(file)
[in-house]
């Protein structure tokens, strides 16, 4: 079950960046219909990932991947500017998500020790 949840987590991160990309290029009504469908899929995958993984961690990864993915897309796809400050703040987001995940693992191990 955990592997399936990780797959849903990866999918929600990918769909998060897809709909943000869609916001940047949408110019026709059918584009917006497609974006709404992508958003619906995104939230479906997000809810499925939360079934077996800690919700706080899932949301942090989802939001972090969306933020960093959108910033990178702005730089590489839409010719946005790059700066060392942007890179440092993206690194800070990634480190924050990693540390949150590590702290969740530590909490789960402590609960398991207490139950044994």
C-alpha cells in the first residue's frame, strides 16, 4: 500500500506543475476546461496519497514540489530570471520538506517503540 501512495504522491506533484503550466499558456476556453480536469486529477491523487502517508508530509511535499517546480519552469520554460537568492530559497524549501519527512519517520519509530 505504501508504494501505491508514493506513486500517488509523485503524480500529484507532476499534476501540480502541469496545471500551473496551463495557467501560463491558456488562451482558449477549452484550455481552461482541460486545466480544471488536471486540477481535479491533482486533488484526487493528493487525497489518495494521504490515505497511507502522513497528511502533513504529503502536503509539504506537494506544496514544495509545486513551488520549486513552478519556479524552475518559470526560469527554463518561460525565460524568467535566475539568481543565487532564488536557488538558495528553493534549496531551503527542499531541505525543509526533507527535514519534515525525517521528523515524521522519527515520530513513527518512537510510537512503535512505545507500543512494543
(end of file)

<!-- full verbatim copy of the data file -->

[in-house]
């Protein structure tokens, strides 16, 4: 079950960046219909990932991947500017998500020790 949840987590991160990309290029009504469908899929995958993984961690990864993915897309796809400050703040987001995940693992191990 955990592997399936990780797959849903990866999918929600990918769909998060897809709909943000869609916001940047949408110019026709059918584009917006497609974006709404992508958003619906995104939230479906997000809810499925939360079934077996800690919700706080899932949301942090989802939001972090969306933020960093959108910033990178702005730089590489839409010719946005790059700066060392942007890179440092993206690194800070990634480190924050990693540390949150590590702290969740530590909490789960402590609960398991207490139950044994």
C-alpha cells in the first residue's frame, strides 16, 4: 500500500506543475476546461496519497514540489530570471520538506517503540 501512495504522491506533484503550466499558456476556453480536469486529477491523487502517508508530509511535499517546480519552469520554460537568492530559497524549501519527512519517520519509530 505504501508504494501505491508514493506513486500517488509523485503524480500529484507532476499534476501540480502541469496545471500551473496551463495557467501560463491558456488562451482558449477549452484550455481552461482541460486545466480544471488536471486540477481535479491533482486533488484526487493528493487525497489518495494521504490515505497511507502522513497528511502533513504529503502536503509539504506537494506544496514544495509545486513551488520549486513552478519556479524552475518559470526560469527554463518561460525565460524568467535566475539568481543565487532564488536557488538558495528553493534549496531551503527542499531541505525543509526533507527535514519534515525525517521528523515524521522519527515520530513513527518512537510510537512503535512505545507500543512494543